Many hundreds of species and hybrids exist. Smaller kinds are attractive as foundation plantings or low hedges; larger evergreen sorts make attractive and impenetrable tall hedges or screens.
In size, they range from foot-high dwarfs to trees 40–50 ft. tall. Many hundreds of species and hybrids exist. Smaller kinds are attractive as foundation plantings or low hedges; larger evergreen sorts make attractive and impenetrable tall hedges or screens.
Nearly all holly plants are either male or female, and as a rule both sexes must be present in order for female plants to set fruit. Best bet is to plant a male of the same species as fruiting females; if you use a different species, berries will form only if both plants flower at the same time. Varieties described below are female unless otherwise noted. A few are self-fruitful; these also are noted.
Most hollies prefer rich, slightly acid garden soil with good water drainage. (A few exceptions are noted.) All appreciate a mulch to deter weeds and keep soil cool and moist. Though plants will grow in sun or part shade, choose a sunny spot for best berry production and most compact growth. Scale can cause problems in all holly-growing areas. Holly bud moth and leaf miner need attention on English holly in the Northwest; for control, employ only products currently registered for use against those pests. Diseases are rarely a problem for home gardeners.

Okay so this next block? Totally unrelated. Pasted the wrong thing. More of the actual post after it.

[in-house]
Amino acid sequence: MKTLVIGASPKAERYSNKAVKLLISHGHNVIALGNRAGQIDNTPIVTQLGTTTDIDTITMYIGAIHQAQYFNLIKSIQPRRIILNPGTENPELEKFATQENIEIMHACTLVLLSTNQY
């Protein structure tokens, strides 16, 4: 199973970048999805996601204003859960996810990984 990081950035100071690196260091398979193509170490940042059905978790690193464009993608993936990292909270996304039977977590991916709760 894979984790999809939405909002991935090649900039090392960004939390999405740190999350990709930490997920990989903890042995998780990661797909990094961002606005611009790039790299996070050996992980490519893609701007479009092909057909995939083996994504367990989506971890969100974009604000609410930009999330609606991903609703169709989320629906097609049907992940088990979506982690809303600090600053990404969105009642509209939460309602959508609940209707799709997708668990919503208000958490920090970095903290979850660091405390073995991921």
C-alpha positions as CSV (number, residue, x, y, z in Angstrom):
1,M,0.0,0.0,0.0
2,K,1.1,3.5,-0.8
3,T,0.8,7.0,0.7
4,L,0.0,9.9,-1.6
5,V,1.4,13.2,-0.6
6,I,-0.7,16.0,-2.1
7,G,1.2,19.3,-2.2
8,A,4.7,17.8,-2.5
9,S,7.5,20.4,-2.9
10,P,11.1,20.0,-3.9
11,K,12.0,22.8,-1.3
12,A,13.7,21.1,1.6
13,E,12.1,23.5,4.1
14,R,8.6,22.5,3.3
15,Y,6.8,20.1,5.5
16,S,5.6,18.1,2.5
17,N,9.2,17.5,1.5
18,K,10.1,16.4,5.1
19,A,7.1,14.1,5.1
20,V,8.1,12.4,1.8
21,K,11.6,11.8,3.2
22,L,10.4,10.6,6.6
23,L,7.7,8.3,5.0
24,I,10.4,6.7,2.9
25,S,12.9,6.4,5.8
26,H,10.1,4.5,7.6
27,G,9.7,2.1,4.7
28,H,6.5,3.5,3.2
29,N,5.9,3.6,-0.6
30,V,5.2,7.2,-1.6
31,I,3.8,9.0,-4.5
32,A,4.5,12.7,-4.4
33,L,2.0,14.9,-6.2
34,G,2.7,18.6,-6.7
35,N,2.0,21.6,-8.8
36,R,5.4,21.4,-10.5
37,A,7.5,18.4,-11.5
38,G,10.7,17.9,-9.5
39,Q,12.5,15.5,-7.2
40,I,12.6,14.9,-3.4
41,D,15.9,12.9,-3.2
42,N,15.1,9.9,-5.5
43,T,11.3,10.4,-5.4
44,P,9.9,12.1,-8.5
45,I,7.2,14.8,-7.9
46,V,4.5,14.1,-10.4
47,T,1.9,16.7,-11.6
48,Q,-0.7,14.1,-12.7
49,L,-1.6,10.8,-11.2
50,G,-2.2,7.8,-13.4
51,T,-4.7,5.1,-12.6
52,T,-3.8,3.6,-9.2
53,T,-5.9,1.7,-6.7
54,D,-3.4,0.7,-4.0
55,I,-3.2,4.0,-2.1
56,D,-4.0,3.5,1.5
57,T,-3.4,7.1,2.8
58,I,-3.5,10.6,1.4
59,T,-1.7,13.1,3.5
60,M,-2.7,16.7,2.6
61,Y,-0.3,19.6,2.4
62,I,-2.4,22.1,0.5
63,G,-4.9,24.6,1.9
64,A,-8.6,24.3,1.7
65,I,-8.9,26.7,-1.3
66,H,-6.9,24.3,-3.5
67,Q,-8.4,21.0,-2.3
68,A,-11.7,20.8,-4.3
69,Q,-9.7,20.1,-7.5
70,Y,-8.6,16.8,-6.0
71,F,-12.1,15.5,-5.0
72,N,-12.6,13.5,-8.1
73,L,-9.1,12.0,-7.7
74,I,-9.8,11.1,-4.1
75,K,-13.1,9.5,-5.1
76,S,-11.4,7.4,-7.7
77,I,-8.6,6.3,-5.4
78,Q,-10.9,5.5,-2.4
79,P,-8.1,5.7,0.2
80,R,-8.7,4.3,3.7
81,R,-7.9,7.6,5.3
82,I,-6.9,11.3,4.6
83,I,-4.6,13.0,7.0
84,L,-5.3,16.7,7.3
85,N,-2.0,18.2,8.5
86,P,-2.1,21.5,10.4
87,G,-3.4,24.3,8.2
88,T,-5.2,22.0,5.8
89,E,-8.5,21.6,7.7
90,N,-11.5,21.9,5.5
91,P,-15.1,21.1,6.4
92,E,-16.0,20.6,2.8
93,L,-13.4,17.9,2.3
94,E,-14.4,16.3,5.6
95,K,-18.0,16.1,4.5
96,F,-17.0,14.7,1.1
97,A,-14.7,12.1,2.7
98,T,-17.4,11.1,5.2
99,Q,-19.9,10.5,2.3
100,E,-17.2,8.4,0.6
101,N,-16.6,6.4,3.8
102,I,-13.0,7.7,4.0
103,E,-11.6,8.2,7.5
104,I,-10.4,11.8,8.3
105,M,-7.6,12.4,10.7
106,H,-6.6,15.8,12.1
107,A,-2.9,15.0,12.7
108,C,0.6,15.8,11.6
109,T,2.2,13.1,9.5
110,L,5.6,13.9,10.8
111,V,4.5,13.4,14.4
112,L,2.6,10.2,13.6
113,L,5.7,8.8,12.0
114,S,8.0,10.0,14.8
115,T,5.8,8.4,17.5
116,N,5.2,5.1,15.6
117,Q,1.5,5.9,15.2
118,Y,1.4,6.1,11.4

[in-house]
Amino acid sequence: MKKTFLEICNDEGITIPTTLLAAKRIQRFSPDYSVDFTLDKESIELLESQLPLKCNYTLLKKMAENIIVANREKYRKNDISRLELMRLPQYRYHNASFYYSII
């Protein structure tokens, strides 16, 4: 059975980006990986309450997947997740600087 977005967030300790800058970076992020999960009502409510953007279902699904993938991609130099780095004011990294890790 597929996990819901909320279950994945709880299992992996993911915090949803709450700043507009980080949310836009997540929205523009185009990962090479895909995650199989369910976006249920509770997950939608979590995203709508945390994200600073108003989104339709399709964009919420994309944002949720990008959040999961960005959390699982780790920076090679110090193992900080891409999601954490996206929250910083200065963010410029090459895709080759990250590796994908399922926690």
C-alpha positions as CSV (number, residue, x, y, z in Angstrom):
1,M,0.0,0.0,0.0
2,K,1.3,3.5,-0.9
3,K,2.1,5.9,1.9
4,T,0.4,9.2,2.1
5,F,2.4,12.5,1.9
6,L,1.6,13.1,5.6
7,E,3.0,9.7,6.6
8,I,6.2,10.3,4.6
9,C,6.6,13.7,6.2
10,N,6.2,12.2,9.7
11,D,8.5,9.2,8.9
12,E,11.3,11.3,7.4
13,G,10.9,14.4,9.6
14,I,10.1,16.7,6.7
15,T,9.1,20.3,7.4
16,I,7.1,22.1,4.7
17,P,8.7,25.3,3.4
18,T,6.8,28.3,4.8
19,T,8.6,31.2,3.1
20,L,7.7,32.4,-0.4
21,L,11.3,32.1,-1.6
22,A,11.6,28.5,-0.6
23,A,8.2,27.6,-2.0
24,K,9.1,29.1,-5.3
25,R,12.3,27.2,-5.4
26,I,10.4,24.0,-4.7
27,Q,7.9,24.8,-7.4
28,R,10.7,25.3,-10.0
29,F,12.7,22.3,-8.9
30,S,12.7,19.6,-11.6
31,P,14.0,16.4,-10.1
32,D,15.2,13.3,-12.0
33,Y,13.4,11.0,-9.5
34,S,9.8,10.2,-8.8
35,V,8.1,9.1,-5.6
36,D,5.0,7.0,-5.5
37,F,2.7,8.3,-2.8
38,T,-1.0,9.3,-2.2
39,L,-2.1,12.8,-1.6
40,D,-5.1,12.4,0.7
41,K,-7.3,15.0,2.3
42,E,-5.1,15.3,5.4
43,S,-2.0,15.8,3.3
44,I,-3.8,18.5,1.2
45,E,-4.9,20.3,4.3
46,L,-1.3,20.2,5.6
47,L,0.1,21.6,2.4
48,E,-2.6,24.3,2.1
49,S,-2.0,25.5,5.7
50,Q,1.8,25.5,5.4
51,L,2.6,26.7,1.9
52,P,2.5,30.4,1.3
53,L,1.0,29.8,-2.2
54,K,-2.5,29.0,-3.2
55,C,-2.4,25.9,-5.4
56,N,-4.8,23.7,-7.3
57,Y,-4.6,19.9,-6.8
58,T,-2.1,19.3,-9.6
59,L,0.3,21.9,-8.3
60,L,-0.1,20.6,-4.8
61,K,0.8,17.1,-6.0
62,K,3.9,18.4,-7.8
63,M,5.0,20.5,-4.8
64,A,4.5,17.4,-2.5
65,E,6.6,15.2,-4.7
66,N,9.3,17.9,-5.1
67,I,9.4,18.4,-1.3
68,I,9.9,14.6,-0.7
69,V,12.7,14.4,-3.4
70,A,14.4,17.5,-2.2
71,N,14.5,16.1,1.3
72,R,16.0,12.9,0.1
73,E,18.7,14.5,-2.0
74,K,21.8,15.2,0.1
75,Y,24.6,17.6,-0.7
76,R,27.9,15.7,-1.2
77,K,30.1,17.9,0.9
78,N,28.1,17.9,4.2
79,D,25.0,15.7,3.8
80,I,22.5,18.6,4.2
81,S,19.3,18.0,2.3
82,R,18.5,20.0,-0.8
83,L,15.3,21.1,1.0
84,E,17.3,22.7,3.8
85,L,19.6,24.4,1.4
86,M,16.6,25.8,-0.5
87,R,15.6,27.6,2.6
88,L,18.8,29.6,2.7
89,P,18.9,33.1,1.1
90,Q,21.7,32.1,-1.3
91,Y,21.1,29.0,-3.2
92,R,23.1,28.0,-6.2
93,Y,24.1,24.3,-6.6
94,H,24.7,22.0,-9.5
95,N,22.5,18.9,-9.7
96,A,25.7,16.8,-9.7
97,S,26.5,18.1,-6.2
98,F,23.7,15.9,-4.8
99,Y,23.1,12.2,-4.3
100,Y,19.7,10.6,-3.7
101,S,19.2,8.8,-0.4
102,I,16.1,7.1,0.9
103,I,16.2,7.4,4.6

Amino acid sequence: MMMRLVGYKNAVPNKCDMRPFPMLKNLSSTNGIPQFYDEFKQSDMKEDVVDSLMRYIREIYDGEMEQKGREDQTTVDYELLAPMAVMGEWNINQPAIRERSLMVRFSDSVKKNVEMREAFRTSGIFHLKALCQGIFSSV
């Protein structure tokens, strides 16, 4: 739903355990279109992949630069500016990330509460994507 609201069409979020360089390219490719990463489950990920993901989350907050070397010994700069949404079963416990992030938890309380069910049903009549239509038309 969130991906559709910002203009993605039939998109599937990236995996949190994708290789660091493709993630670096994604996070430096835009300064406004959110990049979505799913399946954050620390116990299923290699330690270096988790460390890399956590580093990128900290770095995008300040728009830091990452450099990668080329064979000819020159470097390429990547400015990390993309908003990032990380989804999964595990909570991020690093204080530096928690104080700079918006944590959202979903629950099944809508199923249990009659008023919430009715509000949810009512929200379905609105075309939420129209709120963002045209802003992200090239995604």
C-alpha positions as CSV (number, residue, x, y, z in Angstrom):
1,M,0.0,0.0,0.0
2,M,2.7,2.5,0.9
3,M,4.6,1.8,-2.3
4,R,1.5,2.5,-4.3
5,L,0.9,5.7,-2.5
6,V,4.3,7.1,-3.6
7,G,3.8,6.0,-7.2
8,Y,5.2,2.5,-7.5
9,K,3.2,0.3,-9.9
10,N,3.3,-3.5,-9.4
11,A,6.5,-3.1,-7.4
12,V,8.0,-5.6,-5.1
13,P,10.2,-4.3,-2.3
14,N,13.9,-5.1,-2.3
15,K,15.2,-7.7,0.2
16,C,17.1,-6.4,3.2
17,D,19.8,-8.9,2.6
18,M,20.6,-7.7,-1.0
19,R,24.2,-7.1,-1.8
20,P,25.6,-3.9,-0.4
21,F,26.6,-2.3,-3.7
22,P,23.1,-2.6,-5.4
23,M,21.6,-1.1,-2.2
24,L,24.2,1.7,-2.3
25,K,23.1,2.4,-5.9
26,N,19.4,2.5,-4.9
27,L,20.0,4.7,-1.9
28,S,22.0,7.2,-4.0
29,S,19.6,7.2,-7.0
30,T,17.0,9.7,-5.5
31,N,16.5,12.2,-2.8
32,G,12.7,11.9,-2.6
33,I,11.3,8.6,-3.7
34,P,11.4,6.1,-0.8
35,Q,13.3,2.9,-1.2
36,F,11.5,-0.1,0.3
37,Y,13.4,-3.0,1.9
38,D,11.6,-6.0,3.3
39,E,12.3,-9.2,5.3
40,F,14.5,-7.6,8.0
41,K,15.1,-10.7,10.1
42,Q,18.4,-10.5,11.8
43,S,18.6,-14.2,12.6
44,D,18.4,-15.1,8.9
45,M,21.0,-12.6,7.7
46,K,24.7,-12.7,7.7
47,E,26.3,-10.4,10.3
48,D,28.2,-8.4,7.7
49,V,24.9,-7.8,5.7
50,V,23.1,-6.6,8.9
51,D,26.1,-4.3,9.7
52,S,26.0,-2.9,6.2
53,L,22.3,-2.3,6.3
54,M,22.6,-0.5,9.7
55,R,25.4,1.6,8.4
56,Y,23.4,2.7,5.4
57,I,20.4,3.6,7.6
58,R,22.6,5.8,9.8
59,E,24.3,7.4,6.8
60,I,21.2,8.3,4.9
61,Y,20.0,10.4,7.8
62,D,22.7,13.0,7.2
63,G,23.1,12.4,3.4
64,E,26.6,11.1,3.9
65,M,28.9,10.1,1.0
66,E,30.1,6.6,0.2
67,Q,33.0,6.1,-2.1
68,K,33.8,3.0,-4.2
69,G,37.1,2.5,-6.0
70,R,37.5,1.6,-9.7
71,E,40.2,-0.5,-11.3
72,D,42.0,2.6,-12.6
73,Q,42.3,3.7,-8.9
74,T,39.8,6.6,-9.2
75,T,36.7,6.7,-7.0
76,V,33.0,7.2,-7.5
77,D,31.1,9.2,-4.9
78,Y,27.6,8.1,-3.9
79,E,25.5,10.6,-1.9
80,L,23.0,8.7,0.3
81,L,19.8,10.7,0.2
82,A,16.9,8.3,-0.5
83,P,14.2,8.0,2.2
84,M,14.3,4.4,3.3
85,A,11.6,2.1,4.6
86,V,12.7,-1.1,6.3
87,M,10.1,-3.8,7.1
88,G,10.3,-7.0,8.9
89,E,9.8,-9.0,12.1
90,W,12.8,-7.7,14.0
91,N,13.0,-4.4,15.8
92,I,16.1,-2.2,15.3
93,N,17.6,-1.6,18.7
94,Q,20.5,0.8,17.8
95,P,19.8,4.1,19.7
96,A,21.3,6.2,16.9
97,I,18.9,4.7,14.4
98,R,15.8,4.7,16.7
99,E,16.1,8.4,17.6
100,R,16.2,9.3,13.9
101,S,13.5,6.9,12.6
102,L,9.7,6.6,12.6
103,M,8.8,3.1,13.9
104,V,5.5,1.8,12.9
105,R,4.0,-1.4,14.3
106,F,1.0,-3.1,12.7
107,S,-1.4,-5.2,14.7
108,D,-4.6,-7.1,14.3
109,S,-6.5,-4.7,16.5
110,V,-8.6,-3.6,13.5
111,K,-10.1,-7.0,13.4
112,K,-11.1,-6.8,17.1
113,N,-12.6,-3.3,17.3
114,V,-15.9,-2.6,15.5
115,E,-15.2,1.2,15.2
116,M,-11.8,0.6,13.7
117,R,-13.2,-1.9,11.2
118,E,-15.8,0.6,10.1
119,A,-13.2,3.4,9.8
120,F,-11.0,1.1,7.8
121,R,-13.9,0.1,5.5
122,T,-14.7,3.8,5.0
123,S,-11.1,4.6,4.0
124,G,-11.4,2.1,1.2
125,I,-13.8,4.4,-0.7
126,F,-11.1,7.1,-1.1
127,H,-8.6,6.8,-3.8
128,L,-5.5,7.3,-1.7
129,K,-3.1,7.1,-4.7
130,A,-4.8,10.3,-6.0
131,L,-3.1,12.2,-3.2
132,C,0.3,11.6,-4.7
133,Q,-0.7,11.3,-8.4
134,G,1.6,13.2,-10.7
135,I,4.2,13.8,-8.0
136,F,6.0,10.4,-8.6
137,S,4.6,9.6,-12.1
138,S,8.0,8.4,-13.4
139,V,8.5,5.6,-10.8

Most hollies tend to be dense and symmetrical. Prune mainly to remove poorly placed, broken, or dead branches. Winter holiday season is good time to prune, because clipped branches can be used for indoor decoration. You can restore a holly that has become too open or ragged by severely shortening its branches and allowing new growth to fill in. Small-leafed hollies can be sheared into formal hedges or topiary figures.
From China, Korea. Dense or open growth to 10 ft. or taller, often wider in maturity. Leaves are typically glossy, leathery, nearly rectangular, with spines at the four corners and at tip. Exceptionally large, long-lasting bright red berries. Selections show great variation in fruit set, leaf form, spininess. In the following list, those setting fruit do so without a male variety—but plants need a long warm season to set fruit.'Carissa'
Dwarf, dense grower to 3 to 4 ft. high and 4 to 6 ft. wide, with small leaves. Use for small containers, low hedge. Female, but no berries.
Resembles 'Burfordii' but is much smaller—to just 6 ft. high and wide. Branches densely set with small (1 1/2 -in.), light green, spineless leaves.
Native to China, Japan. Has rather rigid, sprawling, angular habit of growth to 10 to 15 ft. high and ...
Fragrant, 1 1/2-in.-long flowers appear in late winter, early spring, with occasional sporadic bloom i...
More upright (to 10–12 ft. high and wide) than Eleagnus pungens, with thornless branche...